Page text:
Agentive -er is a noun suffix found in English which (generally speaking) nominalises a verb into an agent noun that illustrates that the noun is an agent towards the verb. It is occasionally spelt -or or -ar.
Meaning[edit | edit source]
Sometimes this is attached to roots which are not used by themselves; examples include "author" (who does not *auth), and doctor (who does not *doct), and tailor (who doesn't *tail). Also, a scholar doesn't *schol, and a vicar doesn't *vic.
It is has an antonymous suffix, this being patient -ee; compare employer v. employee.
Form[edit | edit source]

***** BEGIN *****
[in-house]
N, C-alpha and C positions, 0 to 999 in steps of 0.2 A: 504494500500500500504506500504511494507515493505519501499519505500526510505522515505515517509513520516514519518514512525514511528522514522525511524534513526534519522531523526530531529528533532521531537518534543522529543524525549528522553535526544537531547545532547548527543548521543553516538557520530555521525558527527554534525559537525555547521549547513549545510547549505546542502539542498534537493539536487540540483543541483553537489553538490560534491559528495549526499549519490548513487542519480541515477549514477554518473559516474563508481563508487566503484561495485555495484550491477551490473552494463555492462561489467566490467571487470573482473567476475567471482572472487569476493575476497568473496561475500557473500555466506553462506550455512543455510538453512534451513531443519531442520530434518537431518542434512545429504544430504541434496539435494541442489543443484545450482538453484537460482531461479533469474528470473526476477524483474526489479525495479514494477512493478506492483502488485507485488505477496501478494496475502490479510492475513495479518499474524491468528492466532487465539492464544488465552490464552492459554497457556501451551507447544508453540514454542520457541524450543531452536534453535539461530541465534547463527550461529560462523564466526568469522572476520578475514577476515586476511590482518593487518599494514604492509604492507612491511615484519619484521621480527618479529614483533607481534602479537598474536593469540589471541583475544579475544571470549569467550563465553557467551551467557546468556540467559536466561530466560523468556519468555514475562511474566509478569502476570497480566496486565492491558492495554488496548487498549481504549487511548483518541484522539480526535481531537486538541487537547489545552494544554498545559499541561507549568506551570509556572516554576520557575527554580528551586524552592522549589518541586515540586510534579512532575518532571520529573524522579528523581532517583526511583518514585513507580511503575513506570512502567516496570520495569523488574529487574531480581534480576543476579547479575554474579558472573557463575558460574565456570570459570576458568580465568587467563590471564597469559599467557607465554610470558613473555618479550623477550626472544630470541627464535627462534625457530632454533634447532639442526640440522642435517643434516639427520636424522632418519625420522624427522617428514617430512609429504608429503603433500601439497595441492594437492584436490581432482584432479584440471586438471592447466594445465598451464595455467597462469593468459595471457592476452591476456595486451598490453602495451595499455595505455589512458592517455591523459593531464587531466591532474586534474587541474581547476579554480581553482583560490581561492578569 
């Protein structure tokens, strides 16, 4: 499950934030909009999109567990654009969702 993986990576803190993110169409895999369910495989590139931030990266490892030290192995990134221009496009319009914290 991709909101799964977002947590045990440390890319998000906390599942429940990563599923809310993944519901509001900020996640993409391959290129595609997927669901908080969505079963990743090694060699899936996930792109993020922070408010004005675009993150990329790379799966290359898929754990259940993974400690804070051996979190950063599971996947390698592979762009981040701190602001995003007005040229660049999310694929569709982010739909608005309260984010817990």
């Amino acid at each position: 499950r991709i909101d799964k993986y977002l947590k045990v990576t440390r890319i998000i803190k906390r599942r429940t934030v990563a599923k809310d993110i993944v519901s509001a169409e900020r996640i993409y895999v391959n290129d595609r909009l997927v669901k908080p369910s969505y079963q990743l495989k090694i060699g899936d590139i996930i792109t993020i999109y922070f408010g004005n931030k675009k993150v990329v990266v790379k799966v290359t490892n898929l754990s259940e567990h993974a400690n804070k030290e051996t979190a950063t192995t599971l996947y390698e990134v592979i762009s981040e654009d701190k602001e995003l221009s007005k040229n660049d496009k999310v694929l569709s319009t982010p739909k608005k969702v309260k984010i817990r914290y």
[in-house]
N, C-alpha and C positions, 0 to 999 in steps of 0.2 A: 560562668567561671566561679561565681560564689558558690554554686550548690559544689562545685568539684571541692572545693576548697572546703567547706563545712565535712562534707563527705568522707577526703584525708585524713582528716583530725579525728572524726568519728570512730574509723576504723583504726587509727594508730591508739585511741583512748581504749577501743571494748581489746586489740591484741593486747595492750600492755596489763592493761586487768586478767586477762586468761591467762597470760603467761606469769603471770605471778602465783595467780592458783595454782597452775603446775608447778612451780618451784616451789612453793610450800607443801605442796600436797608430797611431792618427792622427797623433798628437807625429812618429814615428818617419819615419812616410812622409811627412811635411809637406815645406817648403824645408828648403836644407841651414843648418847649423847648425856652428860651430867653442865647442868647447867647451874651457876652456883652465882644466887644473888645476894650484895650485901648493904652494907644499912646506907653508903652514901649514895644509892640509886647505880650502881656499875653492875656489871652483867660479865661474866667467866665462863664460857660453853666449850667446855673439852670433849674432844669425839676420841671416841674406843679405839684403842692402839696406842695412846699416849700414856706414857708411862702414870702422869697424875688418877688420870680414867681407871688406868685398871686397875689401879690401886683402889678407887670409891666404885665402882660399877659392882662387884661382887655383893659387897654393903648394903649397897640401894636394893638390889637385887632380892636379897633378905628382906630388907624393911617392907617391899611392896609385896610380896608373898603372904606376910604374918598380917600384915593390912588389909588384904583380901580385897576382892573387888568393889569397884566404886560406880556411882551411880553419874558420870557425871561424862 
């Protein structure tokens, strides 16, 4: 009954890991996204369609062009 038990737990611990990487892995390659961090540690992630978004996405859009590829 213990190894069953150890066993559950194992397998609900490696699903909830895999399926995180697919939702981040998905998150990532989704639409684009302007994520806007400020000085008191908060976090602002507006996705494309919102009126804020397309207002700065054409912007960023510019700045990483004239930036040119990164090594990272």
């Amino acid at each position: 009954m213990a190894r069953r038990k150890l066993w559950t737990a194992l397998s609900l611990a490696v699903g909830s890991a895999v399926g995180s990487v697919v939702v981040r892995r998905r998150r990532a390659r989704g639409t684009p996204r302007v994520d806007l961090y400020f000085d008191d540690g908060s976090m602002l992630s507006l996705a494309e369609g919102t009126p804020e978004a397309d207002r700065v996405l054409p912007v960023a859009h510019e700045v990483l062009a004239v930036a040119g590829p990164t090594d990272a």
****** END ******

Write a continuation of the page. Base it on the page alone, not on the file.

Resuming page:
This morpheme is sometimes spelt ⟨-er⟩, sometimes spelt ⟨-or⟩ and occasionally spelt ⟨-ar⟩, and in ⟨martyr⟩ spelt ⟨-yr⟩. There are some spelling rules
Generally speaking, -or comes from Latin. There are some exceptions: ⟨sailor⟩ not *⟨sailer⟩. Adviser is usually -er but can be -or in American English.
Also, there is a feminine gendered suffix -trix that is occasionally used as an alternative, e.g. aviatrix rather than aviator.